Succession Planting Gardening Technique

Romaine Lettuce

Try Succession Planting to Spread out the Harvest

Harvesting your garden vegetables can seem like feast or famine. Your lettuce, corn, or beans come all at once, in quantities that you cannot possibly use or give away. At other times, there is nothing ready to harvest for dinner. Succession planting is a tried and true gardening technique, to help you spread the harvest over a much longer period.

Succession planting provides a continuous stream of vegetables, over an extended portion of the growing season. By practicing succession planting, your garden can produce lettuce and many other vegetables continuously, over the entire gardening season.

Did You Know? In addition to vegetables, you can apply succession planting to some herbs. For example, Basil is a good candidate.  

How Succession Planting Works

Succession planting is incredibly easy. However, it takes some planning. Lettuce is a great example of how to utilize succession planting. Instead of planting a large crop all at once, spread the planting out over several weeks. Divide your garden space into 3 or 4 sections. Sow lettuce seeds into these smaller areas about two weeks apart. Plant just enough for a week or two’s harvest. After the final planting, you often can use the space from the first section again for another crop.

Garden Tip: As summer approaches, use lettuce varieties that are more heat tolerant. Then, change back to cooler weather lettuce in the fall.

Make observations and keep notes on how well your succession plan worked. Next year makes changes, as necessary. The exact timing between harvests varies. Several factors affect the timing of each plants’ maturation. They include the grower, soil quality, plant variety, and weather.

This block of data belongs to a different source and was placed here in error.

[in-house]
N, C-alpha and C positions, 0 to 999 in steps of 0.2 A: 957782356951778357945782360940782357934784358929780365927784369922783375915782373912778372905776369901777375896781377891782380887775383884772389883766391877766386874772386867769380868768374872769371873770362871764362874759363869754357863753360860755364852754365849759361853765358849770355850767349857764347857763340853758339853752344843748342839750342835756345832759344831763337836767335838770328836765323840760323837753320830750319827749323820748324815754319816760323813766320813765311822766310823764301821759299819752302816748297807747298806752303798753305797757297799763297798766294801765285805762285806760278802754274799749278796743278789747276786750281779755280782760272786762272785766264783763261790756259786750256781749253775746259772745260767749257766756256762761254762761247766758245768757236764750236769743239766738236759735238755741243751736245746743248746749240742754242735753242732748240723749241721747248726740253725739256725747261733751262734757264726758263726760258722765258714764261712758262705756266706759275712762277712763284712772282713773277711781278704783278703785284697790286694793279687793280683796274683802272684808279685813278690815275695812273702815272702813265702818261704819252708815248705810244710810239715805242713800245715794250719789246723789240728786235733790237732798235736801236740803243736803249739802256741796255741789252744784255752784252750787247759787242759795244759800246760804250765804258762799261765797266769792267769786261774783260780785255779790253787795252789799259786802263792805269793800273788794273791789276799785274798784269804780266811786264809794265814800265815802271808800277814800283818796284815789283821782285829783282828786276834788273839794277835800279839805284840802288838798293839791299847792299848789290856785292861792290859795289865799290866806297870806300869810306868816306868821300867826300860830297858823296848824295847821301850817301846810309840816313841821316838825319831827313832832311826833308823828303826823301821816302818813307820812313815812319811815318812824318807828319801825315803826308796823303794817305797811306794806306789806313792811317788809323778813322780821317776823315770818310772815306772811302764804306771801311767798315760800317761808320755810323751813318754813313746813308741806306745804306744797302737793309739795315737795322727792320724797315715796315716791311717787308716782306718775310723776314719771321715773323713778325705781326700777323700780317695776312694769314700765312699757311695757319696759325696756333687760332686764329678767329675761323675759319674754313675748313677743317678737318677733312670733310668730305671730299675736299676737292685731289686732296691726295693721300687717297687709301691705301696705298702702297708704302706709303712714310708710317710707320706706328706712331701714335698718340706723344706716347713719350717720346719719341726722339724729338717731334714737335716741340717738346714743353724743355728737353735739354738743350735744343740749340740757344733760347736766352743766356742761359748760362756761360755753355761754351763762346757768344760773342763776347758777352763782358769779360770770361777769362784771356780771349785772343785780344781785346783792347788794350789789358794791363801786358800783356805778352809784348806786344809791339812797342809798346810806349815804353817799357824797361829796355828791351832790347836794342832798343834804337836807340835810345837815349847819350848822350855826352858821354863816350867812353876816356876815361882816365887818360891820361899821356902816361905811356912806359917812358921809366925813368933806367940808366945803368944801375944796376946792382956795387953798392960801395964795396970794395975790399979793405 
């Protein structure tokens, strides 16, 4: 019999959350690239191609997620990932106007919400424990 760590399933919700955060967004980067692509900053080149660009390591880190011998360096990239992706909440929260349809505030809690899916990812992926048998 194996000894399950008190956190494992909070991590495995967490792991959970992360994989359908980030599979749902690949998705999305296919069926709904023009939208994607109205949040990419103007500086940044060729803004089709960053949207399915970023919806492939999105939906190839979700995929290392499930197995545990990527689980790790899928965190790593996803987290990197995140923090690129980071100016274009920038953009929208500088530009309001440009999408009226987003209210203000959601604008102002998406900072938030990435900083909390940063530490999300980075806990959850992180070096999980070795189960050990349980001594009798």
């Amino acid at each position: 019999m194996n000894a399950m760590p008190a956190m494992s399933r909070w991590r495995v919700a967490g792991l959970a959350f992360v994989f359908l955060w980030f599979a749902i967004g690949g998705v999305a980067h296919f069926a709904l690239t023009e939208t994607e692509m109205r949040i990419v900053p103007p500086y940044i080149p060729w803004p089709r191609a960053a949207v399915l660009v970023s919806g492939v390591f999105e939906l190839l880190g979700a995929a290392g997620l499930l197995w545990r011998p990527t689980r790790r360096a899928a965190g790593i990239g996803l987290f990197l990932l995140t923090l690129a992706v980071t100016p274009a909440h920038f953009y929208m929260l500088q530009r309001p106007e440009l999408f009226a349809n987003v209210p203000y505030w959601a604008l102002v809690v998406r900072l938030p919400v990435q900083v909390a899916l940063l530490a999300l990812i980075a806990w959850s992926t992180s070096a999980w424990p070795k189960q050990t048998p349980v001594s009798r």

Vegetables with a short growth cycle are potential candidates for succession planting. You can even practice this method of expanding the harvest period on longer growing vegetables like corn. 

With the first method, divide the garden space that you allot for corn into three or four portions. Then plant each section one to two weeks apart.

A second method is to choose four different varieties with four different maturity dates. Again, divide your garden space into three or four sections. But, this time, plant all varieties at once. A variation of this is to plant the early corn first, the next type one week or so later, and so on. If you are planting a lot of corn, this gives a small break in between harvests. While we all love corn on the cob, some people get tired of it, if eaten too frequently.

Try Succession Planting on These Vegetables

Excellent Choices

  • Carrots- Harvest small carrots as “baby carrots”, then a continuous harvest. Grow two or three plantings two weeks apart.

  • Lettuce and other greens – most types, especially non-heading ones do very well.

  • Radish, beets – Their short growing cycle makes them ideal candidates. But, how many can you eat at once!?!

  • Spinach – Switch to heat-tolerant varieties in the summer.

Good Candidates

  • Beans – plant every two weeks. Try different varieties!

  • Corn

  • Onions – Green onions work best

  • Peas – Peas have a short enough growing cycle, to grow spring and a fall crop. They do not grow well in mid-summer heat.

  • Zucchini – Two or three at most plantings per year.

Okay Choices

  • Cucumber – You can usually get two crops.

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